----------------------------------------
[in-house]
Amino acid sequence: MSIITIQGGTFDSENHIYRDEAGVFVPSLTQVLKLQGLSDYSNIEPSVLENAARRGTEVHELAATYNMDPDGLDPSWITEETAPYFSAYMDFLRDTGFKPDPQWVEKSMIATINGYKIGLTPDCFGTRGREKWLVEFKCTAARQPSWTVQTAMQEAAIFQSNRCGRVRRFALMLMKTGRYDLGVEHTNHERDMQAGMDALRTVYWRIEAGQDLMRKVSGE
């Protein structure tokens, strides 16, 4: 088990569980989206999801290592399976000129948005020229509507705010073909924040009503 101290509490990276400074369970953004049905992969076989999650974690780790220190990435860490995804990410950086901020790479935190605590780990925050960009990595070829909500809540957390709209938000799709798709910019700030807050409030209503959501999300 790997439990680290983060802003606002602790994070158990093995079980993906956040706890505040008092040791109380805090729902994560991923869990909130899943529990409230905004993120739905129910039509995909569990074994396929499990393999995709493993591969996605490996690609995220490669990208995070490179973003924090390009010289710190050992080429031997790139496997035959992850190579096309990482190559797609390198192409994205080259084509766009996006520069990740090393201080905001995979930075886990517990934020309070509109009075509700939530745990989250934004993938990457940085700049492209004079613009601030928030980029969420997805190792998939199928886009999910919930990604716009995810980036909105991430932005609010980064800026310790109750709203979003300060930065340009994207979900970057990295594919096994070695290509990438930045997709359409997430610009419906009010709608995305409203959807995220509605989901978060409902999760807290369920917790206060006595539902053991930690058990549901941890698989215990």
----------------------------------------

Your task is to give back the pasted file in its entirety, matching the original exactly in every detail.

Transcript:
[in-house]
Amino acid sequence: MSIITIQGGTFDSENHIYRDEAGVFVPSLTQVLKLQGLSDYSNIEPSVLENAARRGTEVHELAATYNMDPDGLDPSWITEETAPYFSAYMDFLRDTGFKPDPQWVEKSMIATINGYKIGLTPDCFGTRGREKWLVEFKCTAARQPSWTVQTAMQEAAIFQSNRCGRVRRFALMLMKTGRYDLGVEHTNHERDMQAGMDALRTVYWRIEAGQDLMRKVSGE
């Protein structure tokens, strides 16, 4: 088990569980989206999801290592399976000129948005020229509507705010073909924040009503 101290509490990276400074369970953004049905992969076989999650974690780790220190990435860490995804990410950086901020790479935190605590780990925050960009990595070829909500809540957390709209938000799709798709910019700030807050409030209503959501999300 790997439990680290983060802003606002602790994070158990093995079980993906956040706890505040008092040791109380805090729902994560991923869990909130899943529990409230905004993120739905129910039509995909569990074994396929499990393999995709493993591969996605490996690609995220490669990208995070490179973003924090390009010289710190050992080429031997790139496997035959992850190579096309990482190559797609390198192409994205080259084509766009996006520069990740090393201080905001995979930075886990517990934020309070509109009075509700939530745990989250934004993938990457940085700049492209004079613009601030928030980029969420997805190792998939199928886009999910919930990604716009995810980036909105991430932005609010980064800026310790109750709203979003300060930065340009994207979900970057990295594919096994070695290509990438930045997709359409997430610009419906009010709608995305409203959807995220509605989901978060409902999760807290369920917790206060006595539902053991930690058990549901941890698989215990």